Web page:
Many people aren't aware that genetics plays a huge role in sleep walking— which involves getting up and walking around while in a state of sleep. More common in children than adults, sleepwalking is usually outgrown by the teen years, but can return in later years. According to the National Sleep Foundation about 8.4 million Americans suffer from sleep walking.
Common Symptoms of Sleepwalking
- Get out of bed and walk around
- Have a glazed, glassy-eyed expression
- Do routine activities, such as getting dressed, talking or making a snack
- Not respond or communicate with others
- Be disoriented or confused for a short time after being awakened
- Not remember the episode in the morning
- Have sleep terrors in addition to sleepwalking
If this occurs more than one to two times per week, it's time to visit your doctor. It could lead to dangerous behavior or even a injury. It also causes significant sleep disturbance. Sleepwalking is often caused by sleep deprivation, fatigue, stress, depression, anxiety, fever, sleep schedule disruptions and some medications and substances.
Some of the craziest things people who sleep walk have been known to do are:
- Cook a three-course meal
- Waking up to an entire text conversation you don't remember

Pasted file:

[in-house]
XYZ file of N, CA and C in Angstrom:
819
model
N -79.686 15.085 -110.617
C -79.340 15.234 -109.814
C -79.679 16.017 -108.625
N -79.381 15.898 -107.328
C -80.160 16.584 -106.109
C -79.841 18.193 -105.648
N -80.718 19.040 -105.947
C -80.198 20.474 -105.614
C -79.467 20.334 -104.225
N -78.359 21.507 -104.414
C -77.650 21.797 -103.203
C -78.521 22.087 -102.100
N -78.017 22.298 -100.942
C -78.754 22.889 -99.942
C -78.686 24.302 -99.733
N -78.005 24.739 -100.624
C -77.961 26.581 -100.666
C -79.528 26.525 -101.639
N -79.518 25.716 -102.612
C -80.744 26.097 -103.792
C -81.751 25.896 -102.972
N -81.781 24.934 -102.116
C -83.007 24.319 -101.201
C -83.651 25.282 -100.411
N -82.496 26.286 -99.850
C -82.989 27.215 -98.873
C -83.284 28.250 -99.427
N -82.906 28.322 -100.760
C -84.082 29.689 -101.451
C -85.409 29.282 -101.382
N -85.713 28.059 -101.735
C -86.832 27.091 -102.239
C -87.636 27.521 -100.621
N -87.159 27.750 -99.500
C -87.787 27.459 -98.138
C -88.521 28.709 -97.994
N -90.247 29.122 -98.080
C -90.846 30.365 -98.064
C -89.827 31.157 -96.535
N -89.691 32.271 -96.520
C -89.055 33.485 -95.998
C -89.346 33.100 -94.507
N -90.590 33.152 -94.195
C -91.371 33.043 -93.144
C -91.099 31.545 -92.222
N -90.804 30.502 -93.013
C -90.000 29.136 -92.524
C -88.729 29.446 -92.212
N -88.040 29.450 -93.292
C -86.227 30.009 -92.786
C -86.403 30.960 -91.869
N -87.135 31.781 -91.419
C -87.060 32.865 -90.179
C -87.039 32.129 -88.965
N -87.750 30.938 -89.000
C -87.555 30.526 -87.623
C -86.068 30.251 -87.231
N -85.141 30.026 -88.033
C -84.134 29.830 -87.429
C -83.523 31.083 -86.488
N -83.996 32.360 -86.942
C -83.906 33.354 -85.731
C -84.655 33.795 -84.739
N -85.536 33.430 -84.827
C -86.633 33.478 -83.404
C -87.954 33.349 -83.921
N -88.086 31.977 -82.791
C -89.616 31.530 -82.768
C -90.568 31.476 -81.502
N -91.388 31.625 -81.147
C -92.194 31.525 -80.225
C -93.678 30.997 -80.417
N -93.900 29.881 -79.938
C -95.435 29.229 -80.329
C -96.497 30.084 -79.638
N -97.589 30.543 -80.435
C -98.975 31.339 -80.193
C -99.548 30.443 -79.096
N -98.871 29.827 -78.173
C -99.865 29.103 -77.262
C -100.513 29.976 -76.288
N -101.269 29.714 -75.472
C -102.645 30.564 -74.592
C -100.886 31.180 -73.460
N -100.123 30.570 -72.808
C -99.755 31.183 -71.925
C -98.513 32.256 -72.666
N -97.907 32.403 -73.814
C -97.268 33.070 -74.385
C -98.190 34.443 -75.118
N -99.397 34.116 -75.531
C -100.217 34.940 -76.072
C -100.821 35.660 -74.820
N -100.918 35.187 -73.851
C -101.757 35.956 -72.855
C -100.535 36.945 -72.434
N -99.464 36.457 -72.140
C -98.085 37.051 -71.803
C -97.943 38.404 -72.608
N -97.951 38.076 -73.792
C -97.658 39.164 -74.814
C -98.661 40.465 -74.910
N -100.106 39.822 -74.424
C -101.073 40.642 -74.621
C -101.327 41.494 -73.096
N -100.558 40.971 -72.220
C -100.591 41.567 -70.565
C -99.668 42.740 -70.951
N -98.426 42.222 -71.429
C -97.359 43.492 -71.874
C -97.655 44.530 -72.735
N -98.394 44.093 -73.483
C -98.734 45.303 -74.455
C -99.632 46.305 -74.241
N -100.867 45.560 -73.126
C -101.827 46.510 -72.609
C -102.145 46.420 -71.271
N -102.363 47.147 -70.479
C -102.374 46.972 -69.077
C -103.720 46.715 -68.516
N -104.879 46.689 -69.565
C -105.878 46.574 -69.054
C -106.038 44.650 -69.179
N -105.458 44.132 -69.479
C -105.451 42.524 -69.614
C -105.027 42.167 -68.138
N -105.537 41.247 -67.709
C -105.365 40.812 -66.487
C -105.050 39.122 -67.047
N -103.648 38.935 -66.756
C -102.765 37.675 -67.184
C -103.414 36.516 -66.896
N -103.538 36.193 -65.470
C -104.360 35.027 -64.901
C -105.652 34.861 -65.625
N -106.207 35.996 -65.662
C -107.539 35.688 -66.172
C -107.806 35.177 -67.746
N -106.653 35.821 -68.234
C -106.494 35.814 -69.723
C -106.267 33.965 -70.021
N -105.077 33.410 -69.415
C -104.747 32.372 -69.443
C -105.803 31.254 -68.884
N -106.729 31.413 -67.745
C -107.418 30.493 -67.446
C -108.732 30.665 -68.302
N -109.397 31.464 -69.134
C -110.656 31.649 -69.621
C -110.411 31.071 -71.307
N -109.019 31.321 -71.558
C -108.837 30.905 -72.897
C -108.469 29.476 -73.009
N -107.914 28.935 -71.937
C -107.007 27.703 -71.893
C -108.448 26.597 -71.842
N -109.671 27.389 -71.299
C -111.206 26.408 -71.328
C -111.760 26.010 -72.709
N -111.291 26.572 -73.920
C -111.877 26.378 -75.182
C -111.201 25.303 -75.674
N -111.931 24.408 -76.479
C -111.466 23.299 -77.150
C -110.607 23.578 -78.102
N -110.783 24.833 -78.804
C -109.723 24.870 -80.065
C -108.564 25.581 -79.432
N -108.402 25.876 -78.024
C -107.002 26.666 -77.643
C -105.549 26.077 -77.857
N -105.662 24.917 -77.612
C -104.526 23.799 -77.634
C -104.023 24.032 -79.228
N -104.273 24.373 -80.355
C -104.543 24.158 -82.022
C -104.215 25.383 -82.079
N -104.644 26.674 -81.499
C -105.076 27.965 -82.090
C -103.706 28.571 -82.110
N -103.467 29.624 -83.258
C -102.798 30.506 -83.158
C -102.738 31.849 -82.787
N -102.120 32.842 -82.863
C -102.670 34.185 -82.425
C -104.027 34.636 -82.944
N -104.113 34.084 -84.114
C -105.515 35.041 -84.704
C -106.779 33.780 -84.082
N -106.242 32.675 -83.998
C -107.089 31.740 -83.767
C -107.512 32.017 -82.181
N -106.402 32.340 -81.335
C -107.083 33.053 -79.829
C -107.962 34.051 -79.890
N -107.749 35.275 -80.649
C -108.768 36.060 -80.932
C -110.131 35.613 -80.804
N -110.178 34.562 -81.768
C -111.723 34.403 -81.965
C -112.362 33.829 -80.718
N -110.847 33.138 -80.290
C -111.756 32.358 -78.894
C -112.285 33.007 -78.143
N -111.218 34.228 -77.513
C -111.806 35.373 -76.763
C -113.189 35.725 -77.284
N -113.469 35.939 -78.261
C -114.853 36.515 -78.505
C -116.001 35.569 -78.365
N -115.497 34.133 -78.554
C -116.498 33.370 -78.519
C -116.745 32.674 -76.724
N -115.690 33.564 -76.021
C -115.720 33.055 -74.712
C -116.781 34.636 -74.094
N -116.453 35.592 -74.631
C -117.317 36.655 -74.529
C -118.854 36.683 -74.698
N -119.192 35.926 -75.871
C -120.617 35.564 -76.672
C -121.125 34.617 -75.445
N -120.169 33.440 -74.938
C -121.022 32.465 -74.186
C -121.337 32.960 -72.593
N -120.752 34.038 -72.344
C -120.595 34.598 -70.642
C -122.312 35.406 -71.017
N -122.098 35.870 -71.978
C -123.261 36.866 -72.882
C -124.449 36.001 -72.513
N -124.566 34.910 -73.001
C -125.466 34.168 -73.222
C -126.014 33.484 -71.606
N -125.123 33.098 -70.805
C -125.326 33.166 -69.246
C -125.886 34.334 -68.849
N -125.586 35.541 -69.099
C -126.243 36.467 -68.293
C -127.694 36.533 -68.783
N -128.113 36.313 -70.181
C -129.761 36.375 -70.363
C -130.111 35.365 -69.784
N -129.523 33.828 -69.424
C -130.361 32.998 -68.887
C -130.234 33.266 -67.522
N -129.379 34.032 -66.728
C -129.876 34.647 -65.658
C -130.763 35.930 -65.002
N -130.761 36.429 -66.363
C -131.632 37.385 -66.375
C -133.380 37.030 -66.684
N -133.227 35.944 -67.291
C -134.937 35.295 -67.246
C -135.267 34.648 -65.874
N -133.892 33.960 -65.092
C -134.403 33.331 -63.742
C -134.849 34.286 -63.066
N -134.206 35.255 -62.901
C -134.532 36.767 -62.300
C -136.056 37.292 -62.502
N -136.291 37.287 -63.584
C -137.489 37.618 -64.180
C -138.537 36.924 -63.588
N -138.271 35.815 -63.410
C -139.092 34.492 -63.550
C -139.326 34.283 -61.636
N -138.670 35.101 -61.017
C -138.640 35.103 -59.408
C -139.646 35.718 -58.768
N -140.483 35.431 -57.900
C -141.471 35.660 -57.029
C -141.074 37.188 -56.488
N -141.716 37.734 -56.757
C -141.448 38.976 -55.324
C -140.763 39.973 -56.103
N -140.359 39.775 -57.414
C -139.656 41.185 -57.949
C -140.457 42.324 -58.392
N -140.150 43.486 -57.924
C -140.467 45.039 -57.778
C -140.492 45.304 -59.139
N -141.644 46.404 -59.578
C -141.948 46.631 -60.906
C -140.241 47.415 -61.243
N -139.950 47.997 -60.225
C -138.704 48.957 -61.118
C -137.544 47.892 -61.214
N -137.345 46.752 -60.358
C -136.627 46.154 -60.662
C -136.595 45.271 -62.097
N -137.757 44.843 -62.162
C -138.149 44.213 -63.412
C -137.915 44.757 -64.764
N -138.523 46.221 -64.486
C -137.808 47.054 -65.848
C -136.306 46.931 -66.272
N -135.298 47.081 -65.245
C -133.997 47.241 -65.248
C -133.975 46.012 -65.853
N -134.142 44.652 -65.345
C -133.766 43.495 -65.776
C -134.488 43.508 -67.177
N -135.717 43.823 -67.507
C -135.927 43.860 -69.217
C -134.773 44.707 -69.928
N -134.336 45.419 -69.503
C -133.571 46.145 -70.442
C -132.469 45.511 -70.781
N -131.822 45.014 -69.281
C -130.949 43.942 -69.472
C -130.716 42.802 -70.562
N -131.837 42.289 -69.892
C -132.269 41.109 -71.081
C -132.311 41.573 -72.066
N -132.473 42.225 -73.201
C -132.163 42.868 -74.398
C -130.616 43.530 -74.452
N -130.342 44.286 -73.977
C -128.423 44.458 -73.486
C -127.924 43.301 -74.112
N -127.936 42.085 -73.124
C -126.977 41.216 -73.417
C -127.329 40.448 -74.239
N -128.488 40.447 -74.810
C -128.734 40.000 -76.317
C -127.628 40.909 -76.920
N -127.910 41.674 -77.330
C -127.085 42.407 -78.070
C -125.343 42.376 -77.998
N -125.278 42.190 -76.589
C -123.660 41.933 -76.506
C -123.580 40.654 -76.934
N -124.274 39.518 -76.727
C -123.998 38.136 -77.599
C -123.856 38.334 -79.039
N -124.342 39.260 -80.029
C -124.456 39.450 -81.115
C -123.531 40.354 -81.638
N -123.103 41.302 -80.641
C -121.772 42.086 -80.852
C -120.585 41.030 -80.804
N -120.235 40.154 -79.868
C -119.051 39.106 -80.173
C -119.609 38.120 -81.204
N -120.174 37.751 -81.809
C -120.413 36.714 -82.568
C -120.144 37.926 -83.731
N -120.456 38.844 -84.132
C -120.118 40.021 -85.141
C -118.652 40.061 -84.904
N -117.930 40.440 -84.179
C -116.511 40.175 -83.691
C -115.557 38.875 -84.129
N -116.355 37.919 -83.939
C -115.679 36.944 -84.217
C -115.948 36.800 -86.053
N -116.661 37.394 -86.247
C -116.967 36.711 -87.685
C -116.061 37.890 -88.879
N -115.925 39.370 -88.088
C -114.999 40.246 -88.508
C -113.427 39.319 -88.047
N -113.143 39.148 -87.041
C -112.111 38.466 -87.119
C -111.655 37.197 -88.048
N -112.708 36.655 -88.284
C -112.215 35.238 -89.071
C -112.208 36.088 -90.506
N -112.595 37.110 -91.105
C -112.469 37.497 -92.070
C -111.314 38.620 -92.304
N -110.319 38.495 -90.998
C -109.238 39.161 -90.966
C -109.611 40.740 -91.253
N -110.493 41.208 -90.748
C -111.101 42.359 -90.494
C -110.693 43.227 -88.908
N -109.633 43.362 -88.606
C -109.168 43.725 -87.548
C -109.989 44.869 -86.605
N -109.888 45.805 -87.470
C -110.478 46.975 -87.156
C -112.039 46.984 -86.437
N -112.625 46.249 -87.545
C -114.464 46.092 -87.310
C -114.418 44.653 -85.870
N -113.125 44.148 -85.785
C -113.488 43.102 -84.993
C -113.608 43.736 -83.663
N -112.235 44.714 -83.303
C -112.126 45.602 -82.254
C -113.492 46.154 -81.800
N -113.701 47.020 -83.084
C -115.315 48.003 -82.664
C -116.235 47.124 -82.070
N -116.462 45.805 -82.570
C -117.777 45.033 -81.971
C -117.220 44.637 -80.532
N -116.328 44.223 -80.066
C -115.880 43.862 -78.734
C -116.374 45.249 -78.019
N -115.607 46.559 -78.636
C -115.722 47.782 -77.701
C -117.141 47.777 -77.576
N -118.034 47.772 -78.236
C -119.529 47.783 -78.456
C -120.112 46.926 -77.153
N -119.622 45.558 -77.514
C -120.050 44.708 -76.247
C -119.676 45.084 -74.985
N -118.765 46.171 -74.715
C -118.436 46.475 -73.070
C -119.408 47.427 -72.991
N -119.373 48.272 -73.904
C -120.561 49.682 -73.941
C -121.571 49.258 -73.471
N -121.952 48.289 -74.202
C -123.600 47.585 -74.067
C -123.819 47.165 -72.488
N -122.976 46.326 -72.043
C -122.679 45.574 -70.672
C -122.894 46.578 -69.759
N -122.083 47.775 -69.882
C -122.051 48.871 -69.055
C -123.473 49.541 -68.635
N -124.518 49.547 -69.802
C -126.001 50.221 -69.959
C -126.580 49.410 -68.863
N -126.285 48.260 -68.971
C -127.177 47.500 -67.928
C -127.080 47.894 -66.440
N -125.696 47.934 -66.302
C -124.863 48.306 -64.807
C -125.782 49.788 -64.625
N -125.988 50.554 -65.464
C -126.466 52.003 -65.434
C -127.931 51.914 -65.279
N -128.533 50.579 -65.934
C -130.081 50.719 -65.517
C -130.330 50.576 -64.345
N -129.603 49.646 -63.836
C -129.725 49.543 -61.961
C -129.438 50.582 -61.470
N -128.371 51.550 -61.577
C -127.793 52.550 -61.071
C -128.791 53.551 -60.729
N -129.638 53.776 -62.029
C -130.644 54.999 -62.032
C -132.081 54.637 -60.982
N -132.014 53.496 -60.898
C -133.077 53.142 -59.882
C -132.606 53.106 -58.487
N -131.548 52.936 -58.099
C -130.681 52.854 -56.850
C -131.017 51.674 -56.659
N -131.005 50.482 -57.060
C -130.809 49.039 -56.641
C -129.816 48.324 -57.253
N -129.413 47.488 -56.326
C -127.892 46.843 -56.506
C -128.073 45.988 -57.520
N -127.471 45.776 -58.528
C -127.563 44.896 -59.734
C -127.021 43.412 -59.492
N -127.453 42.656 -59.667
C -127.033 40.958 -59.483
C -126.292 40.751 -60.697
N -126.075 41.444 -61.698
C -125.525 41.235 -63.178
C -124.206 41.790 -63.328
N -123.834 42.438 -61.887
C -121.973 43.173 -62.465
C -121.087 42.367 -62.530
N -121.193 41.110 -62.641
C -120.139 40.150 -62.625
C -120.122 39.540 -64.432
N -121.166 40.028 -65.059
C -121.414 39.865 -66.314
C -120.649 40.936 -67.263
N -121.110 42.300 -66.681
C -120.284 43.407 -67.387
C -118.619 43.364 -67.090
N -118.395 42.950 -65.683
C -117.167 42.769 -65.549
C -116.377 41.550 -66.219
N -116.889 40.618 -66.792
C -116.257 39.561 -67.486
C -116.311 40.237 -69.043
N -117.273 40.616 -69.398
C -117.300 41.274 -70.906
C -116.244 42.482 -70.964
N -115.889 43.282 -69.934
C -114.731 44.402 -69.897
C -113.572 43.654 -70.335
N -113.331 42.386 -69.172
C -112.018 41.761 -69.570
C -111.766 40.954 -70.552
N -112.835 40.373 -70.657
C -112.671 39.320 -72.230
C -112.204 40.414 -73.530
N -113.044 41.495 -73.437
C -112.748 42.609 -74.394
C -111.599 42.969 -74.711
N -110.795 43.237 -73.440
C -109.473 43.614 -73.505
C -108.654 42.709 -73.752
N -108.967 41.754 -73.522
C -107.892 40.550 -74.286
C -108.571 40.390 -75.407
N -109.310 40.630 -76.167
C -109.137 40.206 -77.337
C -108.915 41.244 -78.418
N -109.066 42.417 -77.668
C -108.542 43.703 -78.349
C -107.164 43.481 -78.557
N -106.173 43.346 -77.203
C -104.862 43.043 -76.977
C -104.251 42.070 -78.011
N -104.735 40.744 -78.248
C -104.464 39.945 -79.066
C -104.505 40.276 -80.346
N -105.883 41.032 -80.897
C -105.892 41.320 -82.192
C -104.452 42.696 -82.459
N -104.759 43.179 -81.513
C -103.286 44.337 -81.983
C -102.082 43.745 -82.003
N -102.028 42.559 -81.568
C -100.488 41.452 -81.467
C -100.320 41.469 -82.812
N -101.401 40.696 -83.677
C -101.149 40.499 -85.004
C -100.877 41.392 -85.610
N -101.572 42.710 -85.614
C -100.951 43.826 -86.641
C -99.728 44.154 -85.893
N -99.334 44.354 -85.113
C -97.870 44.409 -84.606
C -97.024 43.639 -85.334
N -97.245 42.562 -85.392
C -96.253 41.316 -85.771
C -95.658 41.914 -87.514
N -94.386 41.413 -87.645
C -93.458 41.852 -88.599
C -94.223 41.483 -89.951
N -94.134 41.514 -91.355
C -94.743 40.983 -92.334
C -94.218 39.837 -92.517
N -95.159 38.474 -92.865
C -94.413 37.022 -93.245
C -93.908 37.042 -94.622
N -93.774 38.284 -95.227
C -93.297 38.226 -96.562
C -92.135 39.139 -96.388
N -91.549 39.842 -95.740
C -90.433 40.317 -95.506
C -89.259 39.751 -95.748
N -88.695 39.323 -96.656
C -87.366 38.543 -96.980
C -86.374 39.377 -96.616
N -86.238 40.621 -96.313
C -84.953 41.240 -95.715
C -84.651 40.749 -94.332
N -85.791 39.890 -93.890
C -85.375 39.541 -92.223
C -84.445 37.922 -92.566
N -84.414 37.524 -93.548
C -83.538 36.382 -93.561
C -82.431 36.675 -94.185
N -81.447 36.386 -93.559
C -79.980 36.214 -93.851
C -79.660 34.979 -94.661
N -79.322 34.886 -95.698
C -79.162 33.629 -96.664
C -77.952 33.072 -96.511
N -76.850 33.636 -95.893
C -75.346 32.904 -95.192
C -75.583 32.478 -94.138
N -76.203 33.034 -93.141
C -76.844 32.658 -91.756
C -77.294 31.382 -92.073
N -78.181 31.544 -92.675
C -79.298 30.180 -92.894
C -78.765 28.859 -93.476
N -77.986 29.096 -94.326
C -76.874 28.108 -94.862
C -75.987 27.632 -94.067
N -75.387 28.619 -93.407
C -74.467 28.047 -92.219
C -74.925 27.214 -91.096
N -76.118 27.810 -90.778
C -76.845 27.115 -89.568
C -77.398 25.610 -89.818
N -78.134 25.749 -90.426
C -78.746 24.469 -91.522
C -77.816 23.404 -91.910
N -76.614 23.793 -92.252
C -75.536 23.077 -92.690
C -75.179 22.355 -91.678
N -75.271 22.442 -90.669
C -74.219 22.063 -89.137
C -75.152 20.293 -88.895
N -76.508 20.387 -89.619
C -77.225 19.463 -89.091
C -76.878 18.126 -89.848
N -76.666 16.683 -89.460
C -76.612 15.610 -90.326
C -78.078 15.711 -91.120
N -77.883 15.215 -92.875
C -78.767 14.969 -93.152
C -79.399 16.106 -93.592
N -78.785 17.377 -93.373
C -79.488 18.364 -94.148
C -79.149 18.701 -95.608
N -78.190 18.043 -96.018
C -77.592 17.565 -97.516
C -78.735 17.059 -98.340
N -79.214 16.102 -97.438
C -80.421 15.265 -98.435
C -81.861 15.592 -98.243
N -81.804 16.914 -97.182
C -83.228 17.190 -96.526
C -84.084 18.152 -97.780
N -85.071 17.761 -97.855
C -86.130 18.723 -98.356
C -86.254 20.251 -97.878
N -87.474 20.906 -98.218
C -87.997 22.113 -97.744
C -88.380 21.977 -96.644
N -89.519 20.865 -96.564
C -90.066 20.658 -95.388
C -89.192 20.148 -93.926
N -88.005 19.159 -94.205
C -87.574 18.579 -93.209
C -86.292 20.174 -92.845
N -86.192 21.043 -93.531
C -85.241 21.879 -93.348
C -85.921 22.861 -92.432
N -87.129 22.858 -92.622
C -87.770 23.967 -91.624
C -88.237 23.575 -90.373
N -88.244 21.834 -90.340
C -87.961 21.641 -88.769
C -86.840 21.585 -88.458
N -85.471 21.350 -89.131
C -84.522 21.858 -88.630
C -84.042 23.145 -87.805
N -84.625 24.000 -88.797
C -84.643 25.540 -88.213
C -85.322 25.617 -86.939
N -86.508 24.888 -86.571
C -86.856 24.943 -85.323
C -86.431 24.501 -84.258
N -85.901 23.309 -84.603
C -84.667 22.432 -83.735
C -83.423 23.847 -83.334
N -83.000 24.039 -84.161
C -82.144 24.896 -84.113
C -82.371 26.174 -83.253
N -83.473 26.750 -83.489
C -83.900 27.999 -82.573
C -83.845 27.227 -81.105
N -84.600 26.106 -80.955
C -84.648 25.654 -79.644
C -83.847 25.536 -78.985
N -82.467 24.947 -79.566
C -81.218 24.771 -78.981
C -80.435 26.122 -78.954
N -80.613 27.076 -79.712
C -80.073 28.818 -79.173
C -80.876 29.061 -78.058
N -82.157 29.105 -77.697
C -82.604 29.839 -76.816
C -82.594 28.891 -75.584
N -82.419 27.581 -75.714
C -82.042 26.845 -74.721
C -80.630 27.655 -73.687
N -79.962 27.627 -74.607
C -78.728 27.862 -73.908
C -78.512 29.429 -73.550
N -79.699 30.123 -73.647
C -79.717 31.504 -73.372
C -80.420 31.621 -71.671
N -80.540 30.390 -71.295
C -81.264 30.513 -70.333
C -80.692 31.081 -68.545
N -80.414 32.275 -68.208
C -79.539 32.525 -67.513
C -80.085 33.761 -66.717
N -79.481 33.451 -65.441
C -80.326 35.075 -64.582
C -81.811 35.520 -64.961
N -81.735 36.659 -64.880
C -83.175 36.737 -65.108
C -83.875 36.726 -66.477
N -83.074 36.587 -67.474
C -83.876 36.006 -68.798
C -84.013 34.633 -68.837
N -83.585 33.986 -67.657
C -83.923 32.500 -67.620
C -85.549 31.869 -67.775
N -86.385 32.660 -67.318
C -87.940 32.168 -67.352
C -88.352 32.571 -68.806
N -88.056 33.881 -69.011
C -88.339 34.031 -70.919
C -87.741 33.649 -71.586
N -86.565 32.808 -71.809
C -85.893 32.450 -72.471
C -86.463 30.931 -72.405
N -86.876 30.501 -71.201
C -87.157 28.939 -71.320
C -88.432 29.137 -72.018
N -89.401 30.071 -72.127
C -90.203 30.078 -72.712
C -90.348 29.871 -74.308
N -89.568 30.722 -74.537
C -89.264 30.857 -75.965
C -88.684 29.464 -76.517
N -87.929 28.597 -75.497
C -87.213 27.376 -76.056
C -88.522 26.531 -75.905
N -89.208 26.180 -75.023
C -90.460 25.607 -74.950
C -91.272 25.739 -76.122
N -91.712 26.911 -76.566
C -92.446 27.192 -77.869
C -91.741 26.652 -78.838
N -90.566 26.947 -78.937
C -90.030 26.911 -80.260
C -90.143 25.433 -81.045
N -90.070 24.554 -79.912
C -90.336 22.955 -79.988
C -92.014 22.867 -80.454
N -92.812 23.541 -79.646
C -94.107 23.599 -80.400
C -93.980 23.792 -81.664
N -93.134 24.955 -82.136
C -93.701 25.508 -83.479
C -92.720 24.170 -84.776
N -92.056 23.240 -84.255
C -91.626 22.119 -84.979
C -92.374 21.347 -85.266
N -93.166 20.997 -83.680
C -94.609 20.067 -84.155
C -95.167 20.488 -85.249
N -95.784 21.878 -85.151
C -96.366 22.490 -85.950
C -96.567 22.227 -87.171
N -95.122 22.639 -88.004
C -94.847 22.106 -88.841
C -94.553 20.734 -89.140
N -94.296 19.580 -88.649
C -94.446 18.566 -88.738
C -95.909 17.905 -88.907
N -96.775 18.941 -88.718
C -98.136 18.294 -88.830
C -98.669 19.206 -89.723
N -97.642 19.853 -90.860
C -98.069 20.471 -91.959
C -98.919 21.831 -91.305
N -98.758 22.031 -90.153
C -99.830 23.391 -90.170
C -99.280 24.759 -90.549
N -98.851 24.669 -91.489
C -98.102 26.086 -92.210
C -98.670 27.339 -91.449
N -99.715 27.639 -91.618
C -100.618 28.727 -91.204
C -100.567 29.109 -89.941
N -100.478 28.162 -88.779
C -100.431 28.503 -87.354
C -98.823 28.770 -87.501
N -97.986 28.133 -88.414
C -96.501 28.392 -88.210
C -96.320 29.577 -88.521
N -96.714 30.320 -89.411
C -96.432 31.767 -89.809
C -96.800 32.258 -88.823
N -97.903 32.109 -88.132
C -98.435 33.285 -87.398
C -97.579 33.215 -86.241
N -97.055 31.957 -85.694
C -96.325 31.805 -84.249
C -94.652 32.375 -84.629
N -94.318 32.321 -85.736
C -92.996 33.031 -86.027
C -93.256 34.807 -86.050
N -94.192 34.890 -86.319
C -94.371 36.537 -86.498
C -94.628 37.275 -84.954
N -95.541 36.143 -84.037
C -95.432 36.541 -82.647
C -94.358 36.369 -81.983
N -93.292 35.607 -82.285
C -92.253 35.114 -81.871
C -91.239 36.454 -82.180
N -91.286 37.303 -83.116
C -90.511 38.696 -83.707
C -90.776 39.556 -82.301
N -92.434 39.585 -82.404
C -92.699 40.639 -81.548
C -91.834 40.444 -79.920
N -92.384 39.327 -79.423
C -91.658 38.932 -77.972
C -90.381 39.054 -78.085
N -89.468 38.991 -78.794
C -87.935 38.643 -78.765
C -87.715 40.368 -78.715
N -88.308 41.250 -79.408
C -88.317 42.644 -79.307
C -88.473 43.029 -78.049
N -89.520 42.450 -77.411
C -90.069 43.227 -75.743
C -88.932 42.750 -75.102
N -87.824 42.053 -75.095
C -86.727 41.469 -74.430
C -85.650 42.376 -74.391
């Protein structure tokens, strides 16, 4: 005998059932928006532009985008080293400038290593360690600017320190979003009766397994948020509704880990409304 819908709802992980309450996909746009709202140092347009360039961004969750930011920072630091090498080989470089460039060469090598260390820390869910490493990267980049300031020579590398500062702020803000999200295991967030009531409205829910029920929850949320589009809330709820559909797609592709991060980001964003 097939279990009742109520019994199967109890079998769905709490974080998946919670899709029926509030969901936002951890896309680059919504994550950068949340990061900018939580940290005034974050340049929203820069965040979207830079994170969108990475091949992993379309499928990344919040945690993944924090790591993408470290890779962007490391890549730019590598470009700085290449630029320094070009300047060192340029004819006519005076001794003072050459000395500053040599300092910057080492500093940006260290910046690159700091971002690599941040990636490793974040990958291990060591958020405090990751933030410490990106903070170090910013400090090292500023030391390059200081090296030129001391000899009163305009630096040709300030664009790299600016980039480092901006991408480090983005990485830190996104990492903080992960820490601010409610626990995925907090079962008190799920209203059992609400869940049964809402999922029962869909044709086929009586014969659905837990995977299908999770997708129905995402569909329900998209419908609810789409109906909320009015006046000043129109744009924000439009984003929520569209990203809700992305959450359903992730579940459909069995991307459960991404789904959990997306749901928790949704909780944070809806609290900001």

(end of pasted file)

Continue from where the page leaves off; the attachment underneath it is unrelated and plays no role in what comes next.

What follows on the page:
- Roam the house
- Talk or scream
- Act out their dreams
There are two main categories of sleep walking:
- those that occur during REM sleep
- those that occur during deeper Stage 3 sleep.
So why do they happen? There’s no clear reason, but the two main triggers are sleep deprivation and stress. Other times, certain medications and conditions like sleep apnea and restless leg syndrome (RLS) are the cause.
Medical Conditions Linked to Sleep Walking
- Heart rhythm problems
- Nighttime asthma
- Nighttime seizures
- Obstructive sleep apnea (a condition in which you briefly stop breathing during sleep)
- Restless leg syndrome
- Psychiatric disorders, for example, post-traumatic stress disorder, panic attacks, or dissociative states, such as multiple personality disorder
As far as treating this disorder, in children and teens it tends to go away on its own, however if it continues you should visit your doctor right away.
Sleepwalking can occur when sleep is fragmented by other sleeping problems. Obstructive sleep apnea (trouble breathing during sleep) is a common medical problem that can lead to sleep walking. Treatment of sleep apnea may improve sleepwalking.